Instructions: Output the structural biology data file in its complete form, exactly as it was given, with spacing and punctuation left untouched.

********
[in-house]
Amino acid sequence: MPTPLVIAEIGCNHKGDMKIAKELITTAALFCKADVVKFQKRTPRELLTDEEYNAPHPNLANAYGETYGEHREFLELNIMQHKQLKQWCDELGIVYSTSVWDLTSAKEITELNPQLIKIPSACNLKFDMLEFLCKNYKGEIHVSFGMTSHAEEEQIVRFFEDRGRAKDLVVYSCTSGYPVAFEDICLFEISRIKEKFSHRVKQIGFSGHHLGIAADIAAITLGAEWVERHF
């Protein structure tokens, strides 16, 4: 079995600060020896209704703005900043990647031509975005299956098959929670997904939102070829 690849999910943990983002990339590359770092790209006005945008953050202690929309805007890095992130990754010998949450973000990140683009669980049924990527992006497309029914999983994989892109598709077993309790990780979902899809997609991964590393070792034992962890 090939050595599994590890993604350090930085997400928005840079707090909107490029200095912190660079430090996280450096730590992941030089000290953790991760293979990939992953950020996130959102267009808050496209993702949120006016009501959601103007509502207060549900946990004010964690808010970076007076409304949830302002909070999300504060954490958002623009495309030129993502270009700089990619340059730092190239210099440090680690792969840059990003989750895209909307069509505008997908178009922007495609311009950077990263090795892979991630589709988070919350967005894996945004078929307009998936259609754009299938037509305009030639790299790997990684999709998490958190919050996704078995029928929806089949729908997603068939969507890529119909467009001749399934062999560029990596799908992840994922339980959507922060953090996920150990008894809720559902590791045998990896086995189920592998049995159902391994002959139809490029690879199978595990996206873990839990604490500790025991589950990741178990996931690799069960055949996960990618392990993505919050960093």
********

[in-house]
Amino acid sequence: MPTPLVIAEIGCNHKGDMKIAKELITTAALFCKADVVKFQKRTPRELLTDEEYNAPHPNLANAYGETYGEHREFLELNIMQHKQLKQWCDELGIVYSTSVWDLTSAKEITELNPQLIKIPSACNLKFDMLEFLCKNYKGEIHVSFGMTSHAEEEQIVRFFEDRGRAKDLVVYSCTSGYPVAFEDICLFEISRIKEKFSHRVKQIGFSGHHLGIAADIAAITLGAEWVERHF
């Protein structure tokens, strides 16, 4: 079995600060020896209704703005900043990647031509975005299956098959929670997904939102070829 690849999910943990983002990339590359770092790209006005945008953050202690929309805007890095992130990754010998949450973000990140683009669980049924990527992006497309029914999983994989892109598709077993309790990780979902899809997609991964590393070792034992962890 090939050595599994590890993604350090930085997400928005840079707090909107490029200095912190660079430090996280450096730590992941030089000290953790991760293979990939992953950020996130959102267009808050496209993702949120006016009501959601103007509502207060549900946990004010964690808010970076007076409304949830302002909070999300504060954490958002623009495309030129993502270009700089990619340059730092190239210099440090680690792969840059990003989750895209909307069509505008997908178009922007495609311009950077990263090795892979991630589709988070919350967005894996945004078929307009998936259609754009299938037509305009030639790299790997990684999709998490958190919050996704078995029928929806089949729908997603068939969507890529119909467009001749399934062999560029990596799908992840994922339980959507922060953090996920150990008894809720559902590791045998990896086995189920592998049995159902391994002959139809490029690879199978595990996206873990839990604490500790025991589950990741178990996931690799069960055949996960990618392990993505919050960093």